Sabra and I recently returned from a trip to Colorado where we ran into a shocking development.
No, I’m not talking about legalized recreational marijuana… yet. I’m talking about brunch. It seems people in the Centennial State rarely eat breakfast or lunch these days but have instead opted to go with brunch.
This is a problem for me, as I am decidedly a three-meals-a-day man. Left to my own biorhythms, I typically awake around 6 a.m., have a light breakfast of cereal and fruit around 7:30 a.m., a lunch of salad around noon, and a dinner of meat and potatoes about 6 p.m. This is the way I’ve been since potty training. For a while, Sabra tried to flip the meals to the “eat like a king for breakfast, queen for lunch and a pauper for supper” modus operandi, but it didn’t work well for me. I want to eat like a king all the time; perhaps I was royalty in a previous life.
Not that I’m totally inflexible. I can postpone breakfast to as late as 8 a.m. if an emergency arises like taking a spouse to the hospital to deliver a baby. Lunch and dinner can also be slid a half-hour in either direction. Outside of these boundaries, however, my stomach and disposition get growly. But while in Denver I try to do like the Denverites do.
“Honey, don’t ruin your appetite this morning because we’re going for brunch,” Sabra chirped cheerfully several times on this last visit. Chirped is a good adverb for how she talks because she eats like a bird.
“When will that be, my little chickadee?” I asked in a lovey-dovey voice, tuned to extra sweet for the benefit of the in-laws. “Oh, you know my love,” she replied with a straight face, “somewhere between ten and two.”
“Ten and two,” I screamed silently to myself. “What kind of sadist puts the first meal of the day somewhere in the range of four hours?” Out loud, however, I said, “Yes my sweetness,” and headed to my suitcase with the stash of kettle-fried potato chips, Slim Jims and Hostess Cupcakes. I call it defensive eating.
It might all be worth it if brunch is brunch like I define it: a buffet of every conceivable food a person might have for breakfast or lunch including, but not limited to eggs, bacon, sausage, ham, potatoes, donuts, sweet rolls, bacon, pancakes, waffles, hamburgers, spaghetti and meatballs, fried chicken, bacon, shrimp, chops, prime rib… Alas, brunch in the mile high city appears to be limited to order-off-the-menu places. And as if that isn’t bad enough, the items on the menu are written in foreign, possibly alien, languages and come in improbably small portions.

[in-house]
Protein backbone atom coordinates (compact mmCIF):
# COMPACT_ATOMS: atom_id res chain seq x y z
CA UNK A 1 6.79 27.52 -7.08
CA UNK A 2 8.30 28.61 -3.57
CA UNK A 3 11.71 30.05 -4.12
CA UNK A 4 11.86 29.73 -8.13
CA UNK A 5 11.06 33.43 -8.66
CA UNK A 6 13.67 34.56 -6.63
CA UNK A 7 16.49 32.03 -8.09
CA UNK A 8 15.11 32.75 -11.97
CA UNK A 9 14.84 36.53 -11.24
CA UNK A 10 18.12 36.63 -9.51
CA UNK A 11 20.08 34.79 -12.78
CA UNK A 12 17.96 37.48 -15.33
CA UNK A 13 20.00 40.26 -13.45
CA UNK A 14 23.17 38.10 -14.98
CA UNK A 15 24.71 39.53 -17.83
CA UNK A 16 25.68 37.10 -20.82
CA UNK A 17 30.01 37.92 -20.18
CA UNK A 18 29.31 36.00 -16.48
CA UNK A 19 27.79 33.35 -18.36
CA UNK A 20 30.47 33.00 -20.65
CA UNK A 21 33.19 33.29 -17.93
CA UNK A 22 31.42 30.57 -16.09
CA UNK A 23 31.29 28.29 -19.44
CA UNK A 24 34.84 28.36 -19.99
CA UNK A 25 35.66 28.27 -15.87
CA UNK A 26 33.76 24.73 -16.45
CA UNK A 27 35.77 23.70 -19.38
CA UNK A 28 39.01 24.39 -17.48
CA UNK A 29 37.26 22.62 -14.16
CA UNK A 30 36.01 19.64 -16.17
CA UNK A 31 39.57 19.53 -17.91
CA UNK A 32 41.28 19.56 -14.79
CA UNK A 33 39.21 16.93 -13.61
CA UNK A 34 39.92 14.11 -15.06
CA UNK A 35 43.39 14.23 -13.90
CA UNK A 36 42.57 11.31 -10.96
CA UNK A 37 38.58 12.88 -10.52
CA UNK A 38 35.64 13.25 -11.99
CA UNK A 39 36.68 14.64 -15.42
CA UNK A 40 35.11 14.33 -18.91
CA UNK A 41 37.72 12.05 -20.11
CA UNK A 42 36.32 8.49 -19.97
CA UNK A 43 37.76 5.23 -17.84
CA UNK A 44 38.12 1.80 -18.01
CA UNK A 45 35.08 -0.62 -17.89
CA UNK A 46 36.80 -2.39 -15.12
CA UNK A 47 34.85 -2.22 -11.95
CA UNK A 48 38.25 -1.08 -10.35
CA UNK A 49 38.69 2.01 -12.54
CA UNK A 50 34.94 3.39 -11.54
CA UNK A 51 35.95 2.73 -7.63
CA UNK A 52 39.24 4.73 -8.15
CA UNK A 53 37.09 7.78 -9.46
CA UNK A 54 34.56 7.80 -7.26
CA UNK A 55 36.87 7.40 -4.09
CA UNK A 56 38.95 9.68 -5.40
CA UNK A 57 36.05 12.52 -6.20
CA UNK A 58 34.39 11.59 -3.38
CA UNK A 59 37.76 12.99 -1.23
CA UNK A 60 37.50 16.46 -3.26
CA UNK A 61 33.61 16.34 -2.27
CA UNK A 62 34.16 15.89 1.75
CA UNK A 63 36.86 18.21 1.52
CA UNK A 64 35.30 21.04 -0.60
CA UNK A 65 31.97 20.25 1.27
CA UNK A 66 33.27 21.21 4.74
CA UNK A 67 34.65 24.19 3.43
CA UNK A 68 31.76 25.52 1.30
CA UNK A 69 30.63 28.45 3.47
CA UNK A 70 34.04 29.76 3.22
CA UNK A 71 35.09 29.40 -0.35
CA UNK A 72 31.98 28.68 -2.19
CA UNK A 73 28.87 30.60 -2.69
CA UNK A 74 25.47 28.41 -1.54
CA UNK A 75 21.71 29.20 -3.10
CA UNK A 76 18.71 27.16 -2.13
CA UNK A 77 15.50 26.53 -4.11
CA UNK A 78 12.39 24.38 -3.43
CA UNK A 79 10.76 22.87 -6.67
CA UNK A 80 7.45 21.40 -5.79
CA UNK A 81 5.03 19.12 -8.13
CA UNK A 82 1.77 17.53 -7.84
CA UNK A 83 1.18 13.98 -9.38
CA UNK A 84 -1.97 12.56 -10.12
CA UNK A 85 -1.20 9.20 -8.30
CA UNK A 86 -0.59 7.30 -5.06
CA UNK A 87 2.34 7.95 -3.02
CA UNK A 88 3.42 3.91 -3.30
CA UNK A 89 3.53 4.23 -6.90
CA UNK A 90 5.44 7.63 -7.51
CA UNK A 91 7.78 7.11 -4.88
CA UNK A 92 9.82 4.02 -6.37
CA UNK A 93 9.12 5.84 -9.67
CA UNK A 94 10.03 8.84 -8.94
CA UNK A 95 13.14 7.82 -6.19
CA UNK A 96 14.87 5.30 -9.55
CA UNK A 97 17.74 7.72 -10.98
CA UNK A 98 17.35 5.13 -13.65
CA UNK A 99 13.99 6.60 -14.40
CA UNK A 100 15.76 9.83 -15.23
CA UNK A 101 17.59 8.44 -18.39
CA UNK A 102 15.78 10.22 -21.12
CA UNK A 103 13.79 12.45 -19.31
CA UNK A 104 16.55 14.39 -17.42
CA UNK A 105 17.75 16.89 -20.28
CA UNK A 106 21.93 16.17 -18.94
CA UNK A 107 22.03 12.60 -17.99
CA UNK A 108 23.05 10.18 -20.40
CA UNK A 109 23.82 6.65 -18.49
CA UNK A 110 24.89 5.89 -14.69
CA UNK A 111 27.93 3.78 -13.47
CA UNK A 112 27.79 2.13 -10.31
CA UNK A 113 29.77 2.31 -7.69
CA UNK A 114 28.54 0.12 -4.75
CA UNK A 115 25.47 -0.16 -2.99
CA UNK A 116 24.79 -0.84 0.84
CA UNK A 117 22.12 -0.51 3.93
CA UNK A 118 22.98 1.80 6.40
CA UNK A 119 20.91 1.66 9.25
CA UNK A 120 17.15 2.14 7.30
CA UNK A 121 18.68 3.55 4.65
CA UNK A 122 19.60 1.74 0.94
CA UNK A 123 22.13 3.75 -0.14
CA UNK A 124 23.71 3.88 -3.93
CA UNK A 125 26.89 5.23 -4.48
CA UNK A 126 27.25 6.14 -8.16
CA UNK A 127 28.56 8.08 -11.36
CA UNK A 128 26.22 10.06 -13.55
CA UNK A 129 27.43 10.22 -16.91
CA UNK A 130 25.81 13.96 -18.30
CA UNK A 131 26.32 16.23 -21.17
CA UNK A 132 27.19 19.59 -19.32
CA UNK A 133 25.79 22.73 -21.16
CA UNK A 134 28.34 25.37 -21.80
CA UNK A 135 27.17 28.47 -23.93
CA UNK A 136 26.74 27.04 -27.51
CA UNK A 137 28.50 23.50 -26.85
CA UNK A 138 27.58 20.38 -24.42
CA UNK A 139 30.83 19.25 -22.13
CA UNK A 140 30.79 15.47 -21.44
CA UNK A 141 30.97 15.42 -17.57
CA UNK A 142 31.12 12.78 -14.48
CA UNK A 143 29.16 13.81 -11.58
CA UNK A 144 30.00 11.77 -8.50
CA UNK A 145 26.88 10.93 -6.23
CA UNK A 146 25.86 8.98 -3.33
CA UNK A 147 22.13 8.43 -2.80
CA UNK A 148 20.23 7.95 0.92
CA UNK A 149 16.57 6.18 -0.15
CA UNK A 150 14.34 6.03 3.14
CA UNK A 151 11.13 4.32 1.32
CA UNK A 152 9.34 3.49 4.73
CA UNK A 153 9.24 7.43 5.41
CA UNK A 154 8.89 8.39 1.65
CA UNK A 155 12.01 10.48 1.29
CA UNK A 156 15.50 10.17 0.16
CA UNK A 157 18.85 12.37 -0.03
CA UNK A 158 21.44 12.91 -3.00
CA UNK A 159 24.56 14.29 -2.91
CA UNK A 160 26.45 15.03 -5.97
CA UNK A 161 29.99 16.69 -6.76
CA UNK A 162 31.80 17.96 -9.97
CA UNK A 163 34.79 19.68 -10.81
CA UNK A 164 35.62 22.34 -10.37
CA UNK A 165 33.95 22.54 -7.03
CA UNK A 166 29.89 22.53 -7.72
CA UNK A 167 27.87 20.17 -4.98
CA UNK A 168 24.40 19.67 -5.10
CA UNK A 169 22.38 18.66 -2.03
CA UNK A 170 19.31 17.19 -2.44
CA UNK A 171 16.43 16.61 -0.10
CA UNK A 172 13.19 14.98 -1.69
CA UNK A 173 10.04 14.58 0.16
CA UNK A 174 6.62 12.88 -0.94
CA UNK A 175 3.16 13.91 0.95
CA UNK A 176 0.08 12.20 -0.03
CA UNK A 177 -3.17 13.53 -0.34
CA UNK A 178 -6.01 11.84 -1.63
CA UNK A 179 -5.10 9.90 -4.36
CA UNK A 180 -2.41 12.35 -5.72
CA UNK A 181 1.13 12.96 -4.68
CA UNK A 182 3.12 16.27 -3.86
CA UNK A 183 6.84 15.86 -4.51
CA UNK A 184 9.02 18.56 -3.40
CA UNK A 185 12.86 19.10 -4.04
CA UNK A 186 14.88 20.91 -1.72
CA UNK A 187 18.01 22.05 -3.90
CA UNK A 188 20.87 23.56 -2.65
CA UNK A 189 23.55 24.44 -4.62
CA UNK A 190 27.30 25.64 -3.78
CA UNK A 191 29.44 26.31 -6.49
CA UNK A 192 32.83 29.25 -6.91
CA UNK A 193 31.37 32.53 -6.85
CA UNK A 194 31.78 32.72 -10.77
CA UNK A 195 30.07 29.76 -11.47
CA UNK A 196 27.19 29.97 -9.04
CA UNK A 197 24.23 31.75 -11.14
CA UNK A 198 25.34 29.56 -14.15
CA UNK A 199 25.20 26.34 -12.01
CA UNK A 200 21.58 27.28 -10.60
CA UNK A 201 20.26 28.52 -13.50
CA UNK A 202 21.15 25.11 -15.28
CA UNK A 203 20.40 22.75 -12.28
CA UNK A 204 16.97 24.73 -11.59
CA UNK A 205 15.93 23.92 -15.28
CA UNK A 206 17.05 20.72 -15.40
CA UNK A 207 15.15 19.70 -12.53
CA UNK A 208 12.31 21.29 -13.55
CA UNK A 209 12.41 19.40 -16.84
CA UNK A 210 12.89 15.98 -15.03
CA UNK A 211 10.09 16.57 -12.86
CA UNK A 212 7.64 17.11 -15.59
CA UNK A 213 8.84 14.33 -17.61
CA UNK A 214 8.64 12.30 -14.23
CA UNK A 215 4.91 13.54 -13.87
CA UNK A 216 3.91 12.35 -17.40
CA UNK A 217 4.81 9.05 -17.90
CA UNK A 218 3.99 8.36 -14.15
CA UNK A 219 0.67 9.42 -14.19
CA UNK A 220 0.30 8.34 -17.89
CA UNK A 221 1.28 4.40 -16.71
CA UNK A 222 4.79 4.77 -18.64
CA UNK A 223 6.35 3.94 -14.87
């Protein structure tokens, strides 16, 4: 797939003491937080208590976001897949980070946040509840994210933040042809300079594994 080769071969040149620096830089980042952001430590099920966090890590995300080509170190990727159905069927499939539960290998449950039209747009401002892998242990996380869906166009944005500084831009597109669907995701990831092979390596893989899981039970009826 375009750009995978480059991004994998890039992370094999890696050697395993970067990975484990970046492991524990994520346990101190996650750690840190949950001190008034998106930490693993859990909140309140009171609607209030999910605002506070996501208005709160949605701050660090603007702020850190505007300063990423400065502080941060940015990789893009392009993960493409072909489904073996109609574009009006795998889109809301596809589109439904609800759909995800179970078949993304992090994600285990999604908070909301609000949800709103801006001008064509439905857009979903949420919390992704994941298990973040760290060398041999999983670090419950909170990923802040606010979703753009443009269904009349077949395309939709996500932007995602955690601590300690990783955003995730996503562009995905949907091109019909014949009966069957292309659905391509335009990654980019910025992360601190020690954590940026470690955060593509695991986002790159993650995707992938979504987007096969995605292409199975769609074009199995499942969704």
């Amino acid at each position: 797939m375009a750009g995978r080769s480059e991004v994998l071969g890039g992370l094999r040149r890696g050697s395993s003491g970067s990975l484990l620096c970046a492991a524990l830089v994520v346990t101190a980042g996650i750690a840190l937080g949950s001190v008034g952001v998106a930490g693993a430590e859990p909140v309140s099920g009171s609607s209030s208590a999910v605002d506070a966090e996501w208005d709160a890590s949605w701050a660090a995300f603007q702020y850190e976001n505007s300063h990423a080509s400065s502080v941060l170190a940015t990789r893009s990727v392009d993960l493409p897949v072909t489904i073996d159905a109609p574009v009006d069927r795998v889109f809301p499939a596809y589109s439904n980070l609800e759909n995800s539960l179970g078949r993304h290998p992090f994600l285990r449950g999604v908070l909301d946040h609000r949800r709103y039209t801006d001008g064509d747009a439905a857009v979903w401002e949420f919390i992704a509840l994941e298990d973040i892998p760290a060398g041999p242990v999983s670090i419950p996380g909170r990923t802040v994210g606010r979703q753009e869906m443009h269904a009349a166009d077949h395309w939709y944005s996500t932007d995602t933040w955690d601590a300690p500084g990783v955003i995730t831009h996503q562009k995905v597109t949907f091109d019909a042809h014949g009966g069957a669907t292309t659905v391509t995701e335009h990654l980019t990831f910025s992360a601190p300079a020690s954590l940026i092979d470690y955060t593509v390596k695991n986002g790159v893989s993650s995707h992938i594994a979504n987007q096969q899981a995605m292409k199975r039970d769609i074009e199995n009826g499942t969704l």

One day, for example, we toddled off to the Dushanbe Teahouse in Boulder at 1 p.m. Don’t get me wrong, the building– a gift from the people of Tajikistan– and the city of Boulder are spectacular, but the cuisine leaves something to be desired. First off you need a translation to know what you’re ordering. For example, the following items were available: Banh Mi Sandwich, Pain Perdu, Kookoo Sabzi, Palatschinken, Burrata Crostini, Houjicha Noodles, Platto di Formaggi and Pappardelle. I’m not making this up; you can check it out on the Internet.
I went for the Pappardelle because it contained pasta and sausage and nary a word about it being organic, vegetarian or gluten free. (That’s another column: I think all the glutens should be free, or at least free range).
To be fair, the meal was delicious… all four ounces of it. I’ve picked more food out of my teeth after a real meal. I thought about ordering another plate but held off, as I was under the careful eye of my spouse. Instead, I excused myself to the restroom and ate the two bags of cashews I’d squirreled away in either pocket.
In other words, I didn’t have the balls to order more off the menu but I did have the nuts.